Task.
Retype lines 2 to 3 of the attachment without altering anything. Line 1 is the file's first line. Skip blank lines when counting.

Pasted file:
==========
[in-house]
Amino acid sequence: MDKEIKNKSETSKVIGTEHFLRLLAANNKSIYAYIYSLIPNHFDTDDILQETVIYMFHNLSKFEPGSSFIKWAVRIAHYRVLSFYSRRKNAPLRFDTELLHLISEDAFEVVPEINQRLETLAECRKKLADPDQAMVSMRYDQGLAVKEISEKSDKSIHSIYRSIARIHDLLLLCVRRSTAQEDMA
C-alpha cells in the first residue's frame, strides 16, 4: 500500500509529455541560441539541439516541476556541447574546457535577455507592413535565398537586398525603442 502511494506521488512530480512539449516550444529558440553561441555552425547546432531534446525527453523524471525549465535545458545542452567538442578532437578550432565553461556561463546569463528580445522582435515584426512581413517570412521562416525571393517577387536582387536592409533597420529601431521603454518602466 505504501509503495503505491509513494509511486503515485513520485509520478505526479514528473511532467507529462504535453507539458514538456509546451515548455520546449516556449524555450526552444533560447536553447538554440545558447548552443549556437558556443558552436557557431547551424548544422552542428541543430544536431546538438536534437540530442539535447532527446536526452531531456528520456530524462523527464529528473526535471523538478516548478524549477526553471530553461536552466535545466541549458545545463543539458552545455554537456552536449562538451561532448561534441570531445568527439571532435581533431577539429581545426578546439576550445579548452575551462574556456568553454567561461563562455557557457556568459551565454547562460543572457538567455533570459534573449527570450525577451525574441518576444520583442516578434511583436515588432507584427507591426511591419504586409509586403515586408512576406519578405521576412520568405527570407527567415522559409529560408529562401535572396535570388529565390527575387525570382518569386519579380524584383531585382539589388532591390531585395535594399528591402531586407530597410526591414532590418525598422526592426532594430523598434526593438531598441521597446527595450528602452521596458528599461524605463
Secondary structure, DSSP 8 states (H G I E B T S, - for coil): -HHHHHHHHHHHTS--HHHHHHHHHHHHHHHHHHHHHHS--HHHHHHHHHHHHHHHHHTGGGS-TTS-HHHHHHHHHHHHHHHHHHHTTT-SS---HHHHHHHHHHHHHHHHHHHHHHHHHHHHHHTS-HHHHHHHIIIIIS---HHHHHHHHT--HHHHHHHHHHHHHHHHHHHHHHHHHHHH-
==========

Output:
Amino acid sequence: MDKEIKNKSETSKVIGTEHFLRLLAANNKSIYAYIYSLIPNHFDTDDILQETVIYMFHNLSKFEPGSSFIKWAVRIAHYRVLSFYSRRKNAPLRFDTELLHLISEDAFEVVPEINQRLETLAECRKKLADPDQAMVSMRYDQGLAVKEISEKSDKSIHSIYRSIARIHDLLLLCVRRSTAQEDMA
C-alpha cells in the first residue's frame, strides 16, 4: 500500500509529455541560441539541439516541476556541447574546457535577455507592413535565398537586398525603442 502511494506521488512530480512539449516550444529558440553561441555552425547546432531534446525527453523524471525549465535545458545542452567538442578532437578550432565553461556561463546569463528580445522582435515584426512581413517570412521562416525571393517577387536582387536592409533597420529601431521603454518602466 505504501509503495503505491509513494509511486503515485513520485509520478505526479514528473511532467507529462504535453507539458514538456509546451515548455520546449516556449524555450526552444533560447536553447538554440545558447548552443549556437558556443558552436557557431547551424548544422552542428541543430544536431546538438536534437540530442539535447532527446536526452531531456528520456530524462523527464529528473526535471523538478516548478524549477526553471530553461536552466535545466541549458545545463543539458552545455554537456552536449562538451561532448561534441570531445568527439571532435581533431577539429581545426578546439576550445579548452575551462574556456568553454567561461563562455557557457556568459551565454547562460543572457538567455533570459534573449527570450525577451525574441518576444520583442516578434511583436515588432507584427507591426511591419504586409509586403515586408512576406519578405521576412520568405527570407527567415522559409529560408529562401535572396535570388529565390527575387525570382518569386519579380524584383531585382539589388532591390531585395535594399528591402531586407530597410526591414532590418525598422526592426532594430523598434526593438531598441521597446527595450528602452521596458528599461524605463